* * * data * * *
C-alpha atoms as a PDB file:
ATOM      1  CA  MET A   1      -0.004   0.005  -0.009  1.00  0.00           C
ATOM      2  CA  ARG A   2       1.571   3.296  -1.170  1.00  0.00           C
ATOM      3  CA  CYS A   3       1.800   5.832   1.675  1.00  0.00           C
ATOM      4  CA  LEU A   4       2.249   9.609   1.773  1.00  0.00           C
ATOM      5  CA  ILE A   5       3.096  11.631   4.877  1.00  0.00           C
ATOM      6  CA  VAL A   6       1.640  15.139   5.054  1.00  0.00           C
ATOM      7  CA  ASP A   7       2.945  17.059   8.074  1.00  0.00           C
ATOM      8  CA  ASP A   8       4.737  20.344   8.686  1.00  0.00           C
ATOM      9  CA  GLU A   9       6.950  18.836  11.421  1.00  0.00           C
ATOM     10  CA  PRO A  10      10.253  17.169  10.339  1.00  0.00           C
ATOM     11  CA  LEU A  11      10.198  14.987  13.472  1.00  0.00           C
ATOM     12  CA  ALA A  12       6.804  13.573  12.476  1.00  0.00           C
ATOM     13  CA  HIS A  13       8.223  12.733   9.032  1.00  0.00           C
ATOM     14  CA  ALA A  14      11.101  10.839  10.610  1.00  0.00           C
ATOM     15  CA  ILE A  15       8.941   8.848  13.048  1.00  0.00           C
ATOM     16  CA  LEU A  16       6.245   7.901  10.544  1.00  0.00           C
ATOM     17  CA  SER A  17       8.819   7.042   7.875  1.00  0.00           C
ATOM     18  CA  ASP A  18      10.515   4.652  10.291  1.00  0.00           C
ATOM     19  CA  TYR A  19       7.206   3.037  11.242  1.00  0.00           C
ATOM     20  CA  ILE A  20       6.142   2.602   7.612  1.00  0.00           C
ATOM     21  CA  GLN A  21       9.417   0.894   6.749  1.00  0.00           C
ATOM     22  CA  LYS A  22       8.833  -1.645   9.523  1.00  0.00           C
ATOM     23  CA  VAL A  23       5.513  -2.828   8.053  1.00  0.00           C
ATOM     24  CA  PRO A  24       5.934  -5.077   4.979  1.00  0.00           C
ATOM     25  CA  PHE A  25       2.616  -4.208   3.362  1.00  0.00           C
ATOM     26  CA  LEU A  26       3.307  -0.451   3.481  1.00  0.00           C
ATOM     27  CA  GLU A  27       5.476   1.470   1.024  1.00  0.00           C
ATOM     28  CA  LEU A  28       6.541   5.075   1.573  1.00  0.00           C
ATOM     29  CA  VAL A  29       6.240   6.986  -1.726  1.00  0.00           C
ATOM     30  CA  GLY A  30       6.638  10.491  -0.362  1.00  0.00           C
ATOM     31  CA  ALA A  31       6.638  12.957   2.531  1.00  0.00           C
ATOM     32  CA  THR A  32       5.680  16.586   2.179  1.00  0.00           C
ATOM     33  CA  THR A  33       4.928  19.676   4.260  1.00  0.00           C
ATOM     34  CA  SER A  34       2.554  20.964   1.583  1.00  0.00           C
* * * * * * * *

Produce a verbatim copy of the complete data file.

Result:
C-alpha atoms as a PDB file:
ATOM      1  CA  MET A   1      -0.004   0.005  -0.009  1.00  0.00           C
ATOM      2  CA  ARG A   2       1.571   3.296  -1.170  1.00  0.00           C
ATOM      3  CA  CYS A   3       1.800   5.832   1.675  1.00  0.00           C
ATOM      4  CA  LEU A   4       2.249   9.609   1.773  1.00  0.00           C
ATOM      5  CA  ILE A   5       3.096  11.631   4.877  1.00  0.00           C
ATOM      6  CA  VAL A   6       1.640  15.139   5.054  1.00  0.00           C
ATOM      7  CA  ASP A   7       2.945  17.059   8.074  1.00  0.00           C
ATOM      8  CA  ASP A   8       4.737  20.344   8.686  1.00  0.00           C
ATOM      9  CA  GLU A   9       6.950  18.836  11.421  1.00  0.00           C
ATOM     10  CA  PRO A  10      10.253  17.169  10.339  1.00  0.00           C
ATOM     11  CA  LEU A  11      10.198  14.987  13.472  1.00  0.00           C
ATOM     12  CA  ALA A  12       6.804  13.573  12.476  1.00  0.00           C
ATOM     13  CA  HIS A  13       8.223  12.733   9.032  1.00  0.00           C
ATOM     14  CA  ALA A  14      11.101  10.839  10.610  1.00  0.00           C
ATOM     15  CA  ILE A  15       8.941   8.848  13.048  1.00  0.00           C
ATOM     16  CA  LEU A  16       6.245   7.901  10.544  1.00  0.00           C
ATOM     17  CA  SER A  17       8.819   7.042   7.875  1.00  0.00           C
ATOM     18  CA  ASP A  18      10.515   4.652  10.291  1.00  0.00           C
ATOM     19  CA  TYR A  19       7.206   3.037  11.242  1.00  0.00           C
ATOM     20  CA  ILE A  20       6.142   2.602   7.612  1.00  0.00           C
ATOM     21  CA  GLN A  21       9.417   0.894   6.749  1.00  0.00           C
ATOM     22  CA  LYS A  22       8.833  -1.645   9.523  1.00  0.00           C
ATOM     23  CA  VAL A  23       5.513  -2.828   8.053  1.00  0.00           C
ATOM     24  CA  PRO A  24       5.934  -5.077   4.979  1.00  0.00           C
ATOM     25  CA  PHE A  25       2.616  -4.208   3.362  1.00  0.00           C
ATOM     26  CA  LEU A  26       3.307  -0.451   3.481  1.00  0.00           C
ATOM     27  CA  GLU A  27       5.476   1.470   1.024  1.00  0.00           C
ATOM     28  CA  LEU A  28       6.541   5.075   1.573  1.00  0.00           C
ATOM     29  CA  VAL A  29       6.240   6.986  -1.726  1.00  0.00           C
ATOM     30  CA  GLY A  30       6.638  10.491  -0.362  1.00  0.00           C
ATOM     31  CA  ALA A  31       6.638  12.957   2.531  1.00  0.00           C
ATOM     32  CA  THR A  32       5.680  16.586   2.179  1.00  0.00           C
ATOM     33  CA  THR A  33       4.928  19.676   4.260  1.00  0.00           C
ATOM     34  CA  SER A  34       2.554  20.964   1.583  1.00  0.00           C